NEW ORLEANS - THE COMMUNAL SOUL OF A NATION
Individual souls may take birth in such a location not only to fulfill their own destiny and Divine purpose, but also to assist on a larger scale, offering their sacrifice in service to a larger purpose that pertains to the nation as a whole.
There are places in the world that represent the ideals of a nation. They hold an energy and vibration of what that nation is meant to become. Sometimes they hold this in a positive way by showing what these ideals might look like in manifestation. In this manner they create art, beauty, new architectural structures, new ways of people living together, new political forms.
There are other areas of a nation that may hold ideals in a different way, a way that points up what that nation is lacking and what it needs to strive for. Sometimes great sacrifice is needed when the inhabitants of such an area become the living illustration of what a nation is called to. In such cases the sacrifice may appear as an extreme version of the need for rectification of a nation's values, practices, or goals that have become out of balance and that have departed from that nation's true promise and destiny. Individual souls may take birth in such a location not only to fulfill their own destiny and Divine purpose, but also to assist on a larger scale, offering their sacrifice in service to a larger purpose that pertains to the nation as a whole.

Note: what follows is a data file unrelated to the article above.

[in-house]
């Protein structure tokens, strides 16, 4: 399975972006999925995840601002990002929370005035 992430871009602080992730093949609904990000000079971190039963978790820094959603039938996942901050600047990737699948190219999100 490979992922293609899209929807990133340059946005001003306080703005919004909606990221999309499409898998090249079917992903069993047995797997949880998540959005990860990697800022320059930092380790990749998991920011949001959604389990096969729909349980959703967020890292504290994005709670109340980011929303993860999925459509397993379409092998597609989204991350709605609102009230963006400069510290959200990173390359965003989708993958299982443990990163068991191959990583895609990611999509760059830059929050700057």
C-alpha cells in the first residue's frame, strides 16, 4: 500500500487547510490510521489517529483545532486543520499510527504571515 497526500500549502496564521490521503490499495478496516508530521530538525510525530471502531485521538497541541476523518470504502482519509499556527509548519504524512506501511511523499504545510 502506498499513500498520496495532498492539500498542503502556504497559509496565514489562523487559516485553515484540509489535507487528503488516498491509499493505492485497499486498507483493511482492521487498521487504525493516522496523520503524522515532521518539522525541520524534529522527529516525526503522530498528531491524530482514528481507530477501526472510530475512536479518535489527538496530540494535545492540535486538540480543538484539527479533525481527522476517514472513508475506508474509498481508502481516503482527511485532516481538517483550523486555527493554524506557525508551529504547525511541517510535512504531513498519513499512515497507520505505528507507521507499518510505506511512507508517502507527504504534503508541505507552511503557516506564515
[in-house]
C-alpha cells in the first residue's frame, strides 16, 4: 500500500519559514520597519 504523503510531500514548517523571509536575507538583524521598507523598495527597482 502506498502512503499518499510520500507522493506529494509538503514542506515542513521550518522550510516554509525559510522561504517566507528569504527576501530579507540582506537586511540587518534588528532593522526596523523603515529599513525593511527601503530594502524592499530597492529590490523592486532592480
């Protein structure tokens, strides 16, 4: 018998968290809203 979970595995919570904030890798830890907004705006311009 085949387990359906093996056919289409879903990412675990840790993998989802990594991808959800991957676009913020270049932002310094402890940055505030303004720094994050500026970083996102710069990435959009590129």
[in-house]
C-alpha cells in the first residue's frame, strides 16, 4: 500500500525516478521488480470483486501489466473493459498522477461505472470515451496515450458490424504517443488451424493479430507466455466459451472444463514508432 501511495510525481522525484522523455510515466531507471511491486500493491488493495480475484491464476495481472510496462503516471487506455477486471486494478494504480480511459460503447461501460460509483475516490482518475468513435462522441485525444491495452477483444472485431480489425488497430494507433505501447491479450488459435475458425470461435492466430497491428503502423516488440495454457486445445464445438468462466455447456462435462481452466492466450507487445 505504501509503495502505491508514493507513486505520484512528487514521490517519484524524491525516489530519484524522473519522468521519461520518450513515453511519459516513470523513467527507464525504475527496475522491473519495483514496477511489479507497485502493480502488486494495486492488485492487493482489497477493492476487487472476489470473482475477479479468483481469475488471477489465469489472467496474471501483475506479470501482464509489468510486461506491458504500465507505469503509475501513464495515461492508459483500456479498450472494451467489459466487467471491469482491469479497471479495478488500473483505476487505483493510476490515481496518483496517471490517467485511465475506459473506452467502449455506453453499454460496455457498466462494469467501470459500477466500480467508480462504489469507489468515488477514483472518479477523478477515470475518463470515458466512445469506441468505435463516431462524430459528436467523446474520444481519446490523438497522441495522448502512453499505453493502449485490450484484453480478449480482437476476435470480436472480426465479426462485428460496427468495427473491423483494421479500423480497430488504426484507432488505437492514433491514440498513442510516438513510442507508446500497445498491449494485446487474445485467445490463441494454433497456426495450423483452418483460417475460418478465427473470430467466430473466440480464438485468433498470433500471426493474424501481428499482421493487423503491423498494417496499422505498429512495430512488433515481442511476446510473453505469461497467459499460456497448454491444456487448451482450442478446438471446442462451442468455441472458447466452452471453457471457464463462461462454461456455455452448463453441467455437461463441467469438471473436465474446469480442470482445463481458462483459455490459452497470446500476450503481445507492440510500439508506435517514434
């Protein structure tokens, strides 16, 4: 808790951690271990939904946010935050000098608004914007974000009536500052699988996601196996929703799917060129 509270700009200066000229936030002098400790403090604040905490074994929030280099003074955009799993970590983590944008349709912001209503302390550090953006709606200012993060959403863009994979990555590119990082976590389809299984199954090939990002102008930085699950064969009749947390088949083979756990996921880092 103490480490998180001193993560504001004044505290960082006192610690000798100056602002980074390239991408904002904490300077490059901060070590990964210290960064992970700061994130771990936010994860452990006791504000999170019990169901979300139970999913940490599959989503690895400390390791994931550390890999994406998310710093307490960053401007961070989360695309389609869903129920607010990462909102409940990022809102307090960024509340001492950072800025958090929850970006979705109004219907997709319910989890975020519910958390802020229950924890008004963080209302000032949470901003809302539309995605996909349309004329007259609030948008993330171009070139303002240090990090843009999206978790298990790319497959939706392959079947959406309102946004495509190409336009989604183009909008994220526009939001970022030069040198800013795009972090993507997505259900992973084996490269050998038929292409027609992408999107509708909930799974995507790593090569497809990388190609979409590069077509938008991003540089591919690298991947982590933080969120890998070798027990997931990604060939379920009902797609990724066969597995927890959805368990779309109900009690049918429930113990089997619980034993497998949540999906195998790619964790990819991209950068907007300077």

It is thus with New Orleans, her inhabitants, and with some of the rest of the Gulf coast as well. Here, the ideal that is being pointed to both by its presence and by its absence is the ideal of community – the ideal of people caring for one another and taking responsibility for one another. New Orleans demonstrates this by what she has had to do without due to the limited restoration of her homes, neighborhoods, and structures since Hurricane Katrina. These are things that she still must do without in many instances, for she has never recovered from that earlier major hurricane. At the same time and by virtue of this deprivation, the city and its inhabitants are calling the rest of the nation to a sense of communal responsibility. Through the grit and resilience of its inhabitants, New Orleans continues to rebuild itself, calling many others to help sustain what cannot be sustained on its own. This call to collective responsibility is the call to the soul of a nation from those who have sacrificed much in order to deliver this message.
At the same time, New Orleans reflects the nature of community built out of shared external hardship, but also out of love and commitment, often deeply religiously based, sometimes based on necessity, to help and sustain one another in the neighborhoods and parishes that make up her various sections.
The love for communal culture and roots can be nowhere more illustrated that in the stories of those who were forced to leave their homes in the aftermath of Hurricane Katrina, some of whom have returned, many of whom have not been able to. Now, once again with Hurricane Isaac, (making landfall in Louisiana on the same date seven years later as Hurricane Katrina), common hardship presents both the local community and the nation with a choice of shared responsibility or one of relative isolation, each from the other, each taking care of their own needs.
This is the message of a city and of a people - of a collective soul that calls to America to listen to the need for rebalancing itself. New Orleans carries this message to the nation and to the world. In this sense she is a rallying point for an energy that must be expanded if this country is to become what it is meant to be and what it has promised to be – a home for all people in which life can flourish.
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